It is not the way of his father. A former teammate of Hubert Green's at Florida State and then a club pro for 28 years, Bob Duval was a rookie on the Senior tour last year and in his own way as big a success as his son. Whereas David is wary and private, Bob (Bobby to his friends) is talkative, friendly and open. "I can party with the best of them," says Bob. David, on the other hand, enjoys spending an evening engrossed in a book. Two years ago he read 31 books while playing on the Tour. Last year, he read nearly 20, including the voluminous Atlas Shrugged by Ayn Rand. Naturally, David downplays any intellectual bent. "I can work the buttons on a remote control pretty good, too," he says dismissively.

On the golf course Bob and David are also a study in contrasts. Bob is dark-skinned and stout, Trevinoesque in his banter and bouncy body language. David is pale and lean, an expressionless figure whose very walk is spare in its lack of motion. "We're opposites," says David. "My dad looks like there's no place in the world he'd rather be. I always look like I'm ill."

Some of the differences between the Duvals' demeanors can be attributed to perspective. At 51, Bob is having the time of his life. Last season he overcame heavy odds to pull himself from Monday-qualifier status to 28th ($555,601) on the money list, guaranteeing a full exemption this year. He begins 1998 intent on gaining his first win and savoring the hard-earned gravy that's part of playing on the Senior tour. "I'm getting the chance to do what I love," he said before placing 19th in last week's Royal Caribbean Classic. "I want it to last as long as possible."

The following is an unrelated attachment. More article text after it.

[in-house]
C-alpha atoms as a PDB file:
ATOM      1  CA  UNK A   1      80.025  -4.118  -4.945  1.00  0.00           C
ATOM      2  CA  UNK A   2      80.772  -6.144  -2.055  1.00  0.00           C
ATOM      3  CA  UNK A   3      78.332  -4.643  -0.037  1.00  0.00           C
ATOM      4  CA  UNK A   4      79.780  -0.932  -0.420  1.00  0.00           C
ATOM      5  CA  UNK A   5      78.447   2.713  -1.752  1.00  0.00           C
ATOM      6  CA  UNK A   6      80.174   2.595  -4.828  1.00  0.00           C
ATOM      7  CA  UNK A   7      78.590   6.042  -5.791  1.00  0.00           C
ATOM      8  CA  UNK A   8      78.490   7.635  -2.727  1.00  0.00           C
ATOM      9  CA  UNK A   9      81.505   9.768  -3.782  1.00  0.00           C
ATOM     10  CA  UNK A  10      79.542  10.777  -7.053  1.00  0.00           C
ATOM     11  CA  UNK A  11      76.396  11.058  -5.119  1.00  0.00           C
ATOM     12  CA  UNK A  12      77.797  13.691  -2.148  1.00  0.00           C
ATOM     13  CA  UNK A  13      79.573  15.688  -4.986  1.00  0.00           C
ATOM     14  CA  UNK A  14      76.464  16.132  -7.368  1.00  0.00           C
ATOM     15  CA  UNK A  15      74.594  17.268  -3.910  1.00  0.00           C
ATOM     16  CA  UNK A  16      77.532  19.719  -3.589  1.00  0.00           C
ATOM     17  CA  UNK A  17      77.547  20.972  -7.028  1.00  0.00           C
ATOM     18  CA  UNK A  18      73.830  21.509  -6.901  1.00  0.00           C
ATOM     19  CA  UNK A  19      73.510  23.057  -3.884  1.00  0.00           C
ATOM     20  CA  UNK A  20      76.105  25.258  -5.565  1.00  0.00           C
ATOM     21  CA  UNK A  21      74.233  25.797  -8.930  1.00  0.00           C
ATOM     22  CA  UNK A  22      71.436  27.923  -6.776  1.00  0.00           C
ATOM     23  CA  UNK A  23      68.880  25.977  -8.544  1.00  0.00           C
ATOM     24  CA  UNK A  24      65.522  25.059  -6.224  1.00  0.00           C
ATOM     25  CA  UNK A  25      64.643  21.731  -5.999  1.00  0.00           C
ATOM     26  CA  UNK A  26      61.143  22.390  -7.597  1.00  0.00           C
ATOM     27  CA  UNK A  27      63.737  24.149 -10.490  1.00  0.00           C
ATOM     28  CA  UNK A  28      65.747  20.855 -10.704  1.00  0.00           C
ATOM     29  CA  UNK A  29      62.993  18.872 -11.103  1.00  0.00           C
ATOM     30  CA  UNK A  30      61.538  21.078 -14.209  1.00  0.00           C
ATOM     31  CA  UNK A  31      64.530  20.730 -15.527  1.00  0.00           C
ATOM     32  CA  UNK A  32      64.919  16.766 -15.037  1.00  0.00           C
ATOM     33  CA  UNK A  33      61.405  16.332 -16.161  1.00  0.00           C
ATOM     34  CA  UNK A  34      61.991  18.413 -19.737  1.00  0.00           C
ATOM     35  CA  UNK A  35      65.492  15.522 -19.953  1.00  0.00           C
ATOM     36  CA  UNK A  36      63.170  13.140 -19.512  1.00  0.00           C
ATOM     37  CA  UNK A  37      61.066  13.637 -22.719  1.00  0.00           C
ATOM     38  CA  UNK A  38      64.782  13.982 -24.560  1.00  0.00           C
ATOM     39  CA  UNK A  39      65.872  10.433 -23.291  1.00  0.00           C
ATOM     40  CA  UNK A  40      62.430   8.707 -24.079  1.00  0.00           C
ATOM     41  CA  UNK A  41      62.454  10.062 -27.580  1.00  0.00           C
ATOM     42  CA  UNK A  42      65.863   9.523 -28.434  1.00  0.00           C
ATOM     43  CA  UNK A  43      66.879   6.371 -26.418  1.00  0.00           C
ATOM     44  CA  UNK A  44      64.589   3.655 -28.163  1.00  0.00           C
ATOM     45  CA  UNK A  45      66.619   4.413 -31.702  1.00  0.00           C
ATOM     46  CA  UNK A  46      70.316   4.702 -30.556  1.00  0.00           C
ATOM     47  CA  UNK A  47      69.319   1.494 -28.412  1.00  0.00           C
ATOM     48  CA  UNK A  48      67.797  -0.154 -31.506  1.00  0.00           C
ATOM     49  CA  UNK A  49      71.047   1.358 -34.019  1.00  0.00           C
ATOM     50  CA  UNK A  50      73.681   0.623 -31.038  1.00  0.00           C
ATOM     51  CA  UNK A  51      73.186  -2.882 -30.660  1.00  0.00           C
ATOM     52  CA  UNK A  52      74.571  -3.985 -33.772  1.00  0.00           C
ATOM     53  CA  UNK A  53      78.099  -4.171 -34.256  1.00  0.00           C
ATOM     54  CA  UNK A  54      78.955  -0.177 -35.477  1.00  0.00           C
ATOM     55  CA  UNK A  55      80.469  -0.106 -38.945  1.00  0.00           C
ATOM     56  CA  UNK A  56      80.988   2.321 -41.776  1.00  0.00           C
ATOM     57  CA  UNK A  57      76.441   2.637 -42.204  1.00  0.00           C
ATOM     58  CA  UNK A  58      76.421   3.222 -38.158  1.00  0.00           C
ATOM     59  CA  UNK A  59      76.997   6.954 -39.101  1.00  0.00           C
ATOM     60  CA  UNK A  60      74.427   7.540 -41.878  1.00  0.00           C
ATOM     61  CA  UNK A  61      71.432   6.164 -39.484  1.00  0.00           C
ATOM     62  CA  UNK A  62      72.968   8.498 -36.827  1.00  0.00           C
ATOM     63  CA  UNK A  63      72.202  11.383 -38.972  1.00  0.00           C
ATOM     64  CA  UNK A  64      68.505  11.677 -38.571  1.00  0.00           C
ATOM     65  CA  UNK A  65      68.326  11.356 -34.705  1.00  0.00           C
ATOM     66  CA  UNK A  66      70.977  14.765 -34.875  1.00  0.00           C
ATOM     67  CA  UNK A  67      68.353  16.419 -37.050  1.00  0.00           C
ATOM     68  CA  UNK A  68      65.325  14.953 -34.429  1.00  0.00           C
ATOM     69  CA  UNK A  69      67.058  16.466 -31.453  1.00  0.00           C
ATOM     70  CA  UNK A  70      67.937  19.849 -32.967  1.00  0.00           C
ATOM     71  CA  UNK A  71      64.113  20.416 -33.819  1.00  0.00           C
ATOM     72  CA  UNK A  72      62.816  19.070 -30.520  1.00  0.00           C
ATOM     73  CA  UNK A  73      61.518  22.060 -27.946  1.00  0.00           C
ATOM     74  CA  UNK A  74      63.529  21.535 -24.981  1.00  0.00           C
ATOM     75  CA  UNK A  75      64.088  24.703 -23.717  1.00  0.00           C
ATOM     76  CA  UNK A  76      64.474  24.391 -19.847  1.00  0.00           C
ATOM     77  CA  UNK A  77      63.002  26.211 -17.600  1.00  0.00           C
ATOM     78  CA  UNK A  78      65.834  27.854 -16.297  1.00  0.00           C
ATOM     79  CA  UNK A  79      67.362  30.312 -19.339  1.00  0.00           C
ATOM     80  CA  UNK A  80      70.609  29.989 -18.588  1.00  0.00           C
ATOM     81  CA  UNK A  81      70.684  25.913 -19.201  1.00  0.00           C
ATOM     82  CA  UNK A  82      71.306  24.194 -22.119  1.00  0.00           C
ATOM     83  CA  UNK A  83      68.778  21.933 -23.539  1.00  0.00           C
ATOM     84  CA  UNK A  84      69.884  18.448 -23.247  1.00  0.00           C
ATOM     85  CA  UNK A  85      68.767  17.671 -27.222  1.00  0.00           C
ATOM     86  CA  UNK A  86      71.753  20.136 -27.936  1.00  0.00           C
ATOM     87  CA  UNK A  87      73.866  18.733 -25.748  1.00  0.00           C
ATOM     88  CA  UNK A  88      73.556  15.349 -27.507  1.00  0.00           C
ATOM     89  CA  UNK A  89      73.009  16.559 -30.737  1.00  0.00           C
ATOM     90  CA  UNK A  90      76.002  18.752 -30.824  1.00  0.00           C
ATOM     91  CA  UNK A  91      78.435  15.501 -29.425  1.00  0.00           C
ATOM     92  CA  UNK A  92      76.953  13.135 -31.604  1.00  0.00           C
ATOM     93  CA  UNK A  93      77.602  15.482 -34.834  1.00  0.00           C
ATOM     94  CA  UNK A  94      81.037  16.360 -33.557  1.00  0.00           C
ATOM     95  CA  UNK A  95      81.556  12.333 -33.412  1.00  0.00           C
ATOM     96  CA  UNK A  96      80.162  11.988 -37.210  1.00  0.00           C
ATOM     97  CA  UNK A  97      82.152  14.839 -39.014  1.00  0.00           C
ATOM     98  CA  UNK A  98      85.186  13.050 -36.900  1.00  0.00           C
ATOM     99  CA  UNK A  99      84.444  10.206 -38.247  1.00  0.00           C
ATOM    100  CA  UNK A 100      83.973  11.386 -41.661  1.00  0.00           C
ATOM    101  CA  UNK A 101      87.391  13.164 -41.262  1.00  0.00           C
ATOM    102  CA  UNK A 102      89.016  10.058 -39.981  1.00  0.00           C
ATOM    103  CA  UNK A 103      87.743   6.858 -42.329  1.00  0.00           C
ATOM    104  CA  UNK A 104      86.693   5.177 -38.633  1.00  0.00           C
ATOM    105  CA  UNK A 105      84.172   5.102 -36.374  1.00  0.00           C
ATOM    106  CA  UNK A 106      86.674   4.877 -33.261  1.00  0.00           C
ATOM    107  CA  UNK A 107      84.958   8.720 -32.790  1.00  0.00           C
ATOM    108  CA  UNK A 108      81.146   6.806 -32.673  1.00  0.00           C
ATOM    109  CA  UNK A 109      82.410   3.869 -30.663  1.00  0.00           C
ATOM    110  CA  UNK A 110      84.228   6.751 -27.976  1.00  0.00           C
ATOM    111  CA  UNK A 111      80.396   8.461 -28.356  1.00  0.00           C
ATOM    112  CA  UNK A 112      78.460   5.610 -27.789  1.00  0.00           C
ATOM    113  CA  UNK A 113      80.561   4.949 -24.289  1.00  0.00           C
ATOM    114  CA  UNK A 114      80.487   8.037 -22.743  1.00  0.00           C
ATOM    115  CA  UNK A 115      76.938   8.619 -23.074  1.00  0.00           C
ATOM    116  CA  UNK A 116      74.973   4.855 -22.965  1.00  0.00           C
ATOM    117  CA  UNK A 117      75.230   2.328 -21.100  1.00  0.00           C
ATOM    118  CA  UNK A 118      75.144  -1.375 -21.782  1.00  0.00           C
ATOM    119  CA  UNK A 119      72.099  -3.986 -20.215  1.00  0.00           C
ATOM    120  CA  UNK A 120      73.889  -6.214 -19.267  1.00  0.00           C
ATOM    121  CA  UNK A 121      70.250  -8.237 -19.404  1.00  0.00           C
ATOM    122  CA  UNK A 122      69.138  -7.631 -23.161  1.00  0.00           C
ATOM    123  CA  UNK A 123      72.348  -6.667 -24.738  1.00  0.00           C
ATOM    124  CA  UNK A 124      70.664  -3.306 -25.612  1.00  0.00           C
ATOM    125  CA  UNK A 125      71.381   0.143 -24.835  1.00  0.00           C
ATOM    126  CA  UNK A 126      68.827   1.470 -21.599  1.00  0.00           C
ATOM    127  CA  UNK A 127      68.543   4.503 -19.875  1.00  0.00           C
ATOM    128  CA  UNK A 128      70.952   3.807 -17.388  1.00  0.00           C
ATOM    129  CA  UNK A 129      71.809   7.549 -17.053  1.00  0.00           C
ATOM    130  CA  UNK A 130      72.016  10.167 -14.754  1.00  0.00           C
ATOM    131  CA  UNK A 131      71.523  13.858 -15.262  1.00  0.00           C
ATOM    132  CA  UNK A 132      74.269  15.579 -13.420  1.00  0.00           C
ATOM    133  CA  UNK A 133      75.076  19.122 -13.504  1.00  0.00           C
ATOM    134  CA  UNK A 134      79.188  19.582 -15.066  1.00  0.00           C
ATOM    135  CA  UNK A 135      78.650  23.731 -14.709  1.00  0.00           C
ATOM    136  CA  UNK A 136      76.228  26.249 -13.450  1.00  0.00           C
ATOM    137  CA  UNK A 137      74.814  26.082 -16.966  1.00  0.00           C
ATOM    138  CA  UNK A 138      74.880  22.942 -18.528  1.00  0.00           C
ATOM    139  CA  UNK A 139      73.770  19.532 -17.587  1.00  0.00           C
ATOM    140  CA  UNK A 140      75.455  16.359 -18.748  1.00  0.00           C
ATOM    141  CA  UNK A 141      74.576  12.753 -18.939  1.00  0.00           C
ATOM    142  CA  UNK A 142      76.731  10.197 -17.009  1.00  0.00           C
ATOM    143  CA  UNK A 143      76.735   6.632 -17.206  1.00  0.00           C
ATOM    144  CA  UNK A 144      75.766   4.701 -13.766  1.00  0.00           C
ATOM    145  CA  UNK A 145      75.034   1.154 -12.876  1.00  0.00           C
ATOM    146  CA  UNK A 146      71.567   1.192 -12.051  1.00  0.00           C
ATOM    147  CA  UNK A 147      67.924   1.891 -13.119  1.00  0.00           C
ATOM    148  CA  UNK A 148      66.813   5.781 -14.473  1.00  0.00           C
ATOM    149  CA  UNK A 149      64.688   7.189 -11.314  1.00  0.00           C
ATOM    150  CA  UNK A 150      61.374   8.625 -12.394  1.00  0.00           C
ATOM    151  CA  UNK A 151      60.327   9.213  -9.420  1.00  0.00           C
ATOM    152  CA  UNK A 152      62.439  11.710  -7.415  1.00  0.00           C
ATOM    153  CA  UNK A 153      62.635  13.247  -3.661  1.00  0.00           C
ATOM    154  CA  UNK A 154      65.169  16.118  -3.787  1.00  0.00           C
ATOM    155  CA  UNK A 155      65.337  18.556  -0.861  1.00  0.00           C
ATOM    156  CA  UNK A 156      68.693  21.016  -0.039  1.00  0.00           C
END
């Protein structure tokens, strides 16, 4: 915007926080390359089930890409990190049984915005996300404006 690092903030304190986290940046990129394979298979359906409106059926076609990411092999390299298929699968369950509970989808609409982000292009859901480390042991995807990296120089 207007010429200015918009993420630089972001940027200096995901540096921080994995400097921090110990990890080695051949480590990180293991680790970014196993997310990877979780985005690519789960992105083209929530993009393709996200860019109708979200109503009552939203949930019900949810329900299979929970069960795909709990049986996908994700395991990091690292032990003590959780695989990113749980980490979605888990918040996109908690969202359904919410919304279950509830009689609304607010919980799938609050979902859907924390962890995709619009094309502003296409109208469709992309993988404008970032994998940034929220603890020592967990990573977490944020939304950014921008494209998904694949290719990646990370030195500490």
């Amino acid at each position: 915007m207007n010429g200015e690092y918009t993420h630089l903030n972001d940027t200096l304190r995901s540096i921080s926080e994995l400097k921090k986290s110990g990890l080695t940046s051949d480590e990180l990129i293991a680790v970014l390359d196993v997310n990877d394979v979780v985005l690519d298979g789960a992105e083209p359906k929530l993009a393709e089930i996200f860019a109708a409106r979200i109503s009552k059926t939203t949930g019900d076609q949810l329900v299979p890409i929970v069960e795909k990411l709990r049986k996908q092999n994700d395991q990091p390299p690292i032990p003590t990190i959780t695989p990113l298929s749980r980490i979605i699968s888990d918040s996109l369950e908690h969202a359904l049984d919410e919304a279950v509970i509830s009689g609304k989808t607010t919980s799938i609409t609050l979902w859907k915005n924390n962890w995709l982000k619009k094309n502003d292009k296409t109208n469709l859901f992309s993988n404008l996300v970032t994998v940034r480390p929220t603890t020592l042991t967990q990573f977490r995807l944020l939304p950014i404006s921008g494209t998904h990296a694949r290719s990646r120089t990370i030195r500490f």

David, because of his talent and drive, is more ambitious. His run at the end of last season and solid start this year—he's sixth on the money list—show that he has the power, accuracy and feel to be one of the top players in the game. "In terms of being long and straight, Duval's the best driver of the ball out here," says Mark Calcavecchia. "From where he's hitting his second shots, every golf course is easy, and his short game is as good as his long game."

"I've always felt David's strongest asset as a golfer is his mind," says his father. "He's bright, a hell of a lot brighter than I am. I used to get on him for not spending enough time studying, but he always brought home A's and B's. It turns out he only has to read something once and he's got it. I'm sure he could've gotten straight A's if he'd tried."

When it comes to analyzing personal issues, though, that mind is blocked, intentionally or otherwise. Asked if the family crisis is what made him different from his father, he quickly squelches the discussion. "I don't characterize things like that," he says. "I try to be a doer, not a talker. People tend to talk too much." Questions, especially in bunches, make him uncomfortable—perhaps because he learned so early that sometimes there are no answers.